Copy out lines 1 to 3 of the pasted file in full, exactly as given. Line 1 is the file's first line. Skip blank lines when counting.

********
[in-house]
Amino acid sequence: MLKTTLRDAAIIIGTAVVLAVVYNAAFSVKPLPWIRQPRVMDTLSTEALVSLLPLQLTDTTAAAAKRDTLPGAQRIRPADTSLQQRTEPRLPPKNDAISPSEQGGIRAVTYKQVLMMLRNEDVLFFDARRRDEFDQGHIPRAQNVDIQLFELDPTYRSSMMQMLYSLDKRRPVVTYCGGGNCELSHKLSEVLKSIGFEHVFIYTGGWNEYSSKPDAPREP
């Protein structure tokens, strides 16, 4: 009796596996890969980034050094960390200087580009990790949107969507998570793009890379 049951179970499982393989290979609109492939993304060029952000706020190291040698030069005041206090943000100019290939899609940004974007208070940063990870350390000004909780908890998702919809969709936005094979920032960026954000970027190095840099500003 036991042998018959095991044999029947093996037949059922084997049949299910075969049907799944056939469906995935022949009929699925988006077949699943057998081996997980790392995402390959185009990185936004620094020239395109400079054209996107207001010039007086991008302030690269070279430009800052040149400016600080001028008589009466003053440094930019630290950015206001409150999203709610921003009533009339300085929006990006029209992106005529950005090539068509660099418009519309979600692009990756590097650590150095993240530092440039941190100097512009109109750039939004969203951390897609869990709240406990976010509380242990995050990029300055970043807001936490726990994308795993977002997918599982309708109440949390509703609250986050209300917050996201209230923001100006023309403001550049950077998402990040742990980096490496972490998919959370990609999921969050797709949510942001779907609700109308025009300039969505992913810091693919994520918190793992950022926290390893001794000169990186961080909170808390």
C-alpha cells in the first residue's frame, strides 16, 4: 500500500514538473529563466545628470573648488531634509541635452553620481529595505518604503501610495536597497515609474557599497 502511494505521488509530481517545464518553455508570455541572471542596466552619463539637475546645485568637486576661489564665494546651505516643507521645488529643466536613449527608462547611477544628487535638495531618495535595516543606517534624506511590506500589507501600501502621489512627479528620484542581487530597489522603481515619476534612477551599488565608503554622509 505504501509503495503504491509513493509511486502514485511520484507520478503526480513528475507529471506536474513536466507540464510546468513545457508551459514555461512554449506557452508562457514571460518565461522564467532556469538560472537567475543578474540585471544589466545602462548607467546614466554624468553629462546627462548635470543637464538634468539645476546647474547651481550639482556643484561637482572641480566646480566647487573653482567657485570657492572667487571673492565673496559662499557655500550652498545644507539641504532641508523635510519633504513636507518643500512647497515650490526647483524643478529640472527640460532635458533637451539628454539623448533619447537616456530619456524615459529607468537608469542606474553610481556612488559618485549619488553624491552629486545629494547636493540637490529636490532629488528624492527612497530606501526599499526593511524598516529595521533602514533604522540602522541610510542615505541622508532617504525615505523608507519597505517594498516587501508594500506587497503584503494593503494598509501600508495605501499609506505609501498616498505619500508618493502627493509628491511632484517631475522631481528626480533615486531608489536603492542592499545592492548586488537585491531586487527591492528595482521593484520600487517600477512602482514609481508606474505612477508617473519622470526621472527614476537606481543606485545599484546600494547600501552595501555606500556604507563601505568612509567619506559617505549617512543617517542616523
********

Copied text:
[in-house]
Amino acid sequence: MLKTTLRDAAIIIGTAVVLAVVYNAAFSVKPLPWIRQPRVMDTLSTEALVSLLPLQLTDTTAAAAKRDTLPGAQRIRPADTSLQQRTEPRLPPKNDAISPSEQGGIRAVTYKQVLMMLRNEDVLFFDARRRDEFDQGHIPRAQNVDIQLFELDPTYRSSMMQMLYSLDKRRPVVTYCGGGNCELSHKLSEVLKSIGFEHVFIYTGGWNEYSSKPDAPREP
């Protein structure tokens, strides 16, 4: 009796596996890969980034050094960390200087580009990790949107969507998570793009890379 049951179970499982393989290979609109492939993304060029952000706020190291040698030069005041206090943000100019290939899609940004974007208070940063990870350390000004909780908890998702919809969709936005094979920032960026954000970027190095840099500003 036991042998018959095991044999029947093996037949059922084997049949299910075969049907799944056939469906995935022949009929699925988006077949699943057998081996997980790392995402390959185009990185936004620094020239395109400079054209996107207001010039007086991008302030690269070279430009800052040149400016600080001028008589009466003053440094930019630290950015206001409150999203709610921003009533009339300085929006990006029209992106005529950005090539068509660099418009519309979600692009990756590097650590150095993240530092440039941190100097512009109109750039939004969203951390897609869990709240406990976010509380242990995050990029300055970043807001936490726990994308795993977002997918599982309708109440949390509703609250986050209300917050996201209230923001100006023309403001550049950077998402990040742990980096490496972490998919959370990609999921969050797709949510942001779907609700109308025009300039969505992913810091693919994520918190793992950022926290390893001794000169990186961080909170808390």